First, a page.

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Even light rail could factor into the discussions

by: SPOTLIGHT PHOTO: KATIE WILSON - The Scappoose Transportation Advisory Committee expects to discuss a variety of issues over the coming months, including the possibility of installing traffic lights at the intersection of U.S. Highway 30 and Johnson's Landing Road.The Transportation Master Plan for the city of Scappoose is due for an overhaul.

The last plan was adopted in 1997, the same year Bill Clinton was elected for his second term as president of the United States.

A new Transportation Advisory Committee has formed to brainstorm and home in on how traffic — of all varieties — will move through the city in the future.

“We have to figure out how our transportation system will work,” City Manager Jon Hanken said. That includes bikes, pedestrians, mass transit and commercial railroad.

The committee had its first meeting in December and will meet again Feb. 20. City Councilor Donna Gedlich, co-chair of the group, said she’s looking forward to getting focused on the task at hand.

“It’s a very important committee because of what our purpose is,” Gedlich said. “It’s time for an update.”

The first meeting was essentially a time to cover the history and goals for the committee members, making sure they clearly understand their roles, she said.

The process will be guided by a consulting firm, which will help the committee with detailed analyses to find potential traffic hotspots. The Oregon Department of Transportation has paid the $150,000 bill for the two-year process, Hanken said.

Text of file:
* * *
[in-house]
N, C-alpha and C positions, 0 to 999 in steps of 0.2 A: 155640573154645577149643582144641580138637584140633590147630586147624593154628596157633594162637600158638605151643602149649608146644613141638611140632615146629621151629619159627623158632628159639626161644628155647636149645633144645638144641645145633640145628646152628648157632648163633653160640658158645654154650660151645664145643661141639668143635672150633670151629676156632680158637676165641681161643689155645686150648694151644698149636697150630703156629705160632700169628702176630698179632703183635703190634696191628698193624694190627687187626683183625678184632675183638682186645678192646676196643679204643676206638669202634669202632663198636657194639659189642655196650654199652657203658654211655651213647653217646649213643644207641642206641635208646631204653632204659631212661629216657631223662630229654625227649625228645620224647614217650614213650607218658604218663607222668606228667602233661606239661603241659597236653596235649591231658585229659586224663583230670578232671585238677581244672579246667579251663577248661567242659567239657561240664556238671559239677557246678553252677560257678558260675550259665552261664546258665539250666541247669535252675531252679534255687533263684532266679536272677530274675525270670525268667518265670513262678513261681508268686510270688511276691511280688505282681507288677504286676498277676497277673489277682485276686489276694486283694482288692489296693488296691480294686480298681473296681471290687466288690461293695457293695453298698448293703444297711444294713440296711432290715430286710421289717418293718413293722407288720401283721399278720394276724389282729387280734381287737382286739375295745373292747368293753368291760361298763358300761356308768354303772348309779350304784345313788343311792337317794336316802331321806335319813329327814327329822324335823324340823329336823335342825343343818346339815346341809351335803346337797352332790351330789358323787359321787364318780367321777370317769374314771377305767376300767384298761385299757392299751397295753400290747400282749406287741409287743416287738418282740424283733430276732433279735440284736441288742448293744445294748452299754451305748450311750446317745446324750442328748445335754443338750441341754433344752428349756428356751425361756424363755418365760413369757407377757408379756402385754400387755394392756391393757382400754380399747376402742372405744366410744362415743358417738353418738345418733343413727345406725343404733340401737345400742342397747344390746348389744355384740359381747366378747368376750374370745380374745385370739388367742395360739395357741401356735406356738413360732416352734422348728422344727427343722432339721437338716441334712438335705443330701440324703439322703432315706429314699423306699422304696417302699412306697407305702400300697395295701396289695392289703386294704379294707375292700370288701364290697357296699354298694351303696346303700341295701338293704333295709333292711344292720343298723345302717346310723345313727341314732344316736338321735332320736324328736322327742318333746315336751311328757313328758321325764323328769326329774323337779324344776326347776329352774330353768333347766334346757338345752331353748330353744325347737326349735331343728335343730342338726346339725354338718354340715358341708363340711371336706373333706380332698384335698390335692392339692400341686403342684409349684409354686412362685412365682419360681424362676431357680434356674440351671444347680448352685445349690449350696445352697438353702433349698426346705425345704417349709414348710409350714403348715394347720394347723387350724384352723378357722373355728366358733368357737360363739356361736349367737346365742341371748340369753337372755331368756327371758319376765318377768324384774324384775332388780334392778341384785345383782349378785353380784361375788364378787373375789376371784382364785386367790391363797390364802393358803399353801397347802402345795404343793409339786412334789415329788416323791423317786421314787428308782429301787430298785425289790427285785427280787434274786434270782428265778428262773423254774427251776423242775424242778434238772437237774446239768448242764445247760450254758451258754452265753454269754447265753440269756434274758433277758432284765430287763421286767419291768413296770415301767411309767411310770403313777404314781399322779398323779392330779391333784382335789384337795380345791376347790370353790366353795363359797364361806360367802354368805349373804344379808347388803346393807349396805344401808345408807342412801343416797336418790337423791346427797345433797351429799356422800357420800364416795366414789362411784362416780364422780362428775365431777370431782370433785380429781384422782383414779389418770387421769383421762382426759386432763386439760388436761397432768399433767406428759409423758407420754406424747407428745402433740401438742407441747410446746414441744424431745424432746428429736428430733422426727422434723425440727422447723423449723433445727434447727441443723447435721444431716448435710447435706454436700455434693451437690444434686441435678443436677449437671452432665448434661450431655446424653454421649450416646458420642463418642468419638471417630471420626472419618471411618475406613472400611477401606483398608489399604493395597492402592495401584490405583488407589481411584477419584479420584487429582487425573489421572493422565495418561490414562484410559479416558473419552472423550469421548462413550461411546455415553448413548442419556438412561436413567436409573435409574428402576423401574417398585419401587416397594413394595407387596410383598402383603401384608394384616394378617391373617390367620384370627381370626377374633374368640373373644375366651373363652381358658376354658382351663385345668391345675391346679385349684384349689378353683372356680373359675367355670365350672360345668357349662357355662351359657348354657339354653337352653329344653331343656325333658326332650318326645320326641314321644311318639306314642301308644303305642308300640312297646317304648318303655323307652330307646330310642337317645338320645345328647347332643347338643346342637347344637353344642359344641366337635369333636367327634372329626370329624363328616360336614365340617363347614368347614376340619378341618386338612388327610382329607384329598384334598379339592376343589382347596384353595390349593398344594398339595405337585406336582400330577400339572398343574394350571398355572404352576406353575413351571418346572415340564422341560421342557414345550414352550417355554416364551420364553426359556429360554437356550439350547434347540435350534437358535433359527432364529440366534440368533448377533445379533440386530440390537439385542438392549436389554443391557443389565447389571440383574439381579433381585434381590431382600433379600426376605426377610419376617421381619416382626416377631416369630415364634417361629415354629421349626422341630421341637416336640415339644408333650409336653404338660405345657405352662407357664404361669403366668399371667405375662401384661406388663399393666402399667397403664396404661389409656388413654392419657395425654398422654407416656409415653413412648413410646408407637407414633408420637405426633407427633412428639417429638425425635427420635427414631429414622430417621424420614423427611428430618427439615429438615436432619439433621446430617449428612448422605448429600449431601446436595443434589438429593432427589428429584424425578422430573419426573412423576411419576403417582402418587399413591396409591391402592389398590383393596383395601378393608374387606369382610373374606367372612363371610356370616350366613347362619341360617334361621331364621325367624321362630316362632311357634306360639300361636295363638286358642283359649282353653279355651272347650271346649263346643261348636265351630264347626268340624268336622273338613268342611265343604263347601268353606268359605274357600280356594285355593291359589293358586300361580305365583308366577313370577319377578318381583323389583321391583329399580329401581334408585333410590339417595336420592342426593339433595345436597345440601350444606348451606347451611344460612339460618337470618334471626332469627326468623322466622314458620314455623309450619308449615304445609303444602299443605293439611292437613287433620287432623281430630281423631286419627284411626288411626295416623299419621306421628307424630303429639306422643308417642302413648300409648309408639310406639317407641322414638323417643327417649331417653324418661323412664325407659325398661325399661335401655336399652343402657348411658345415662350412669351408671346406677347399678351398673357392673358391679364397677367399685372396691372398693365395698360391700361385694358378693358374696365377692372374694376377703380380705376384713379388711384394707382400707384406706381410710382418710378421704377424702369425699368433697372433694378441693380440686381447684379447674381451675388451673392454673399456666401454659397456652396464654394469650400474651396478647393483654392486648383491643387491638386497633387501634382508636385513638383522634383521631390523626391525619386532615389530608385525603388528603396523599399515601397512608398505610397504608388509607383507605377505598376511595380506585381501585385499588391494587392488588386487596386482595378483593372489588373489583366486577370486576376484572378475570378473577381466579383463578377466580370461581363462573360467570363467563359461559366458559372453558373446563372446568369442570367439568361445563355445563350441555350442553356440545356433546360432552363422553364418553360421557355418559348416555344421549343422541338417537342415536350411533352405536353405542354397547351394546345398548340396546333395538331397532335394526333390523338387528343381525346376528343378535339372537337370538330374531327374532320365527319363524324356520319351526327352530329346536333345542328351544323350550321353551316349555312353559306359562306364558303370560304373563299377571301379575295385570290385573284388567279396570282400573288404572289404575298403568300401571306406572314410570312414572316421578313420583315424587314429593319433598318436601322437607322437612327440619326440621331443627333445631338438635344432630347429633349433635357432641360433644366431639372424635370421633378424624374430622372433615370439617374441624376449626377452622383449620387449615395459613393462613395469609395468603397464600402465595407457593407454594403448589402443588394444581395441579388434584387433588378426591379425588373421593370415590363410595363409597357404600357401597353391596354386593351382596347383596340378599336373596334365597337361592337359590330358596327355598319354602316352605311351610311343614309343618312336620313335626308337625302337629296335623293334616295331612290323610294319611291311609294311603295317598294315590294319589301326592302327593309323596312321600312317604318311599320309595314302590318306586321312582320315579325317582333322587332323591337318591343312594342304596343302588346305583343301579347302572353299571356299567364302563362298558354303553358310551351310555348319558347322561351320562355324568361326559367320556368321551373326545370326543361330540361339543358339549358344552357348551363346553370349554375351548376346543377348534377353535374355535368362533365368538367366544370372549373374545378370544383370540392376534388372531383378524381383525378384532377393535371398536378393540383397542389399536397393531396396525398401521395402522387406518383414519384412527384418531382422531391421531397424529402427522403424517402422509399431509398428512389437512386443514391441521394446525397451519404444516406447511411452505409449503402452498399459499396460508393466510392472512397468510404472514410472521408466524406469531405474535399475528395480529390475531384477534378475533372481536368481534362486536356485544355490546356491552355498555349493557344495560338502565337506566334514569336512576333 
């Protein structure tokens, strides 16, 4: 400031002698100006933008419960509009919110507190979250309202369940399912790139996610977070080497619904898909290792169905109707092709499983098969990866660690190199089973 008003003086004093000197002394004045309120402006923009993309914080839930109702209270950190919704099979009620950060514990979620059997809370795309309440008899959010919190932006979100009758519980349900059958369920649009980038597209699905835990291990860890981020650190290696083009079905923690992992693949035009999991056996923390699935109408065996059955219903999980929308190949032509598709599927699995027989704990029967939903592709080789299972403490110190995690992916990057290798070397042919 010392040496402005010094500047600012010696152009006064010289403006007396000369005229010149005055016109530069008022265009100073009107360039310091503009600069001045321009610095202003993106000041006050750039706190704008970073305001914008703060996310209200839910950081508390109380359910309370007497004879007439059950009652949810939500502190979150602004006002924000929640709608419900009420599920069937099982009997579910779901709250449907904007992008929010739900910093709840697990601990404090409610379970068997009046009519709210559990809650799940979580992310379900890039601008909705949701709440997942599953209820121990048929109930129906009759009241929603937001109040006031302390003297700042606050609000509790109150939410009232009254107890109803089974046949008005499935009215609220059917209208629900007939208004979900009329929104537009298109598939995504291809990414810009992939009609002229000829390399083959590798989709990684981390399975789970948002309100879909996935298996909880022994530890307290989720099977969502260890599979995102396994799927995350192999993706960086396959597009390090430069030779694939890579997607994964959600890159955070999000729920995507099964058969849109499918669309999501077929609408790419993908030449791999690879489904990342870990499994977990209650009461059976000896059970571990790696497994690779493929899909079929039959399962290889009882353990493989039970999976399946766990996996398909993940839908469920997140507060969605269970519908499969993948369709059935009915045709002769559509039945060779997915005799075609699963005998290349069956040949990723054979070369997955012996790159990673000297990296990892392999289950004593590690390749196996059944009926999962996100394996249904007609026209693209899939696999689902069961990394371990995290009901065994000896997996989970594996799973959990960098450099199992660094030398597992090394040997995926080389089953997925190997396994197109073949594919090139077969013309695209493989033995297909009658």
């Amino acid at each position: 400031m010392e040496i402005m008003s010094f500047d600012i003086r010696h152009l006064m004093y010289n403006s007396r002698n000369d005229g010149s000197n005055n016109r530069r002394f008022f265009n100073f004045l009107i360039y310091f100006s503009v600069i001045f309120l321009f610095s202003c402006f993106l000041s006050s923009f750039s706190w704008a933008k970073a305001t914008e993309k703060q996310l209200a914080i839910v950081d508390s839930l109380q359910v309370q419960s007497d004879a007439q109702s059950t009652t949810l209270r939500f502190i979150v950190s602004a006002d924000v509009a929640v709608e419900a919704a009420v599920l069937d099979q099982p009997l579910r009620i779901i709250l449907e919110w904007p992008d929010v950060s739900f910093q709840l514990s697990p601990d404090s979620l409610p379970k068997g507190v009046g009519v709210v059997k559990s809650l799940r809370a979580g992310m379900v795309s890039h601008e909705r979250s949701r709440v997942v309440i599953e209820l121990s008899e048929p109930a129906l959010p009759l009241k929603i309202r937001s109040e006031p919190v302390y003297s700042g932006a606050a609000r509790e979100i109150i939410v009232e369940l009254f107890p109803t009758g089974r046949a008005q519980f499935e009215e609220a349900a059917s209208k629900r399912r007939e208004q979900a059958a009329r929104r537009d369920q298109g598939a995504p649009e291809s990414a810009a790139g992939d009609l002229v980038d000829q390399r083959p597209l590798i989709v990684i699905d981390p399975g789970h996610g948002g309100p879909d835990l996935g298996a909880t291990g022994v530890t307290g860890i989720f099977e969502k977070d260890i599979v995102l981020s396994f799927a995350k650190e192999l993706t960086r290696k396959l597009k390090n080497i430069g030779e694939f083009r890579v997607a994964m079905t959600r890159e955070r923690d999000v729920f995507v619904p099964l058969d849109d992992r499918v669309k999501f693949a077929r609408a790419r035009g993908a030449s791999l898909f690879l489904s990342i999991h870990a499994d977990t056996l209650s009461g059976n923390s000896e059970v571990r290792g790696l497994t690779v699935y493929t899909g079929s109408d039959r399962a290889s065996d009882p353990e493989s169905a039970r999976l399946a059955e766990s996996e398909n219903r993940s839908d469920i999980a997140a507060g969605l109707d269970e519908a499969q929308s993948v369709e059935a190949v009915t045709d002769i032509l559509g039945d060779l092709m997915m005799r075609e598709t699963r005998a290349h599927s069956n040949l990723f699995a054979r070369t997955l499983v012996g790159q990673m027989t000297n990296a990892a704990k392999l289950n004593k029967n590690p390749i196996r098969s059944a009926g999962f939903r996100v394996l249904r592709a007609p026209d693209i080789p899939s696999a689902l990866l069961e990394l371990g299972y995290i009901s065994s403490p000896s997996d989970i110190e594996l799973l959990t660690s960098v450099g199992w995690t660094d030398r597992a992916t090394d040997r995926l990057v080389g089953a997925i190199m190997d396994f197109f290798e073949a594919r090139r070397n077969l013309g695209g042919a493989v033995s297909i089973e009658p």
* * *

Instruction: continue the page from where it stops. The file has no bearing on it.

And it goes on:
Around the table will be several community members, representatives from ODOT, the state and, down the road, consultants to provide expert insight to the issues the committee is likely to face.

The committee’s aim is to consider how traffic will flow through Scappoose in the future, considering where and how growth could happen in the area and factoring in current and future land use developments such as water, sewer, parks and other forms of transportation.

“Transportation means more than just cars,” Hanken said. Even light rail may make it into the conversation, he said.

The group is expected to identify potential problem areas where development has created logistical snafus or where issues could surface down the road. It will take about two years to complete the process, starting with several open houses to accept public input and ending with the adoption of a formal plan.

The committee will meet six or seven times as the plan is developed, Hanken said.

Once the committee is satisfied with a version of the plan, it will then go to the Scappoose Planning Commission for adoption before moving on to the City Council and finally, the state for approval.

“Every step along the way is subject to an appeal,” Hanken said.

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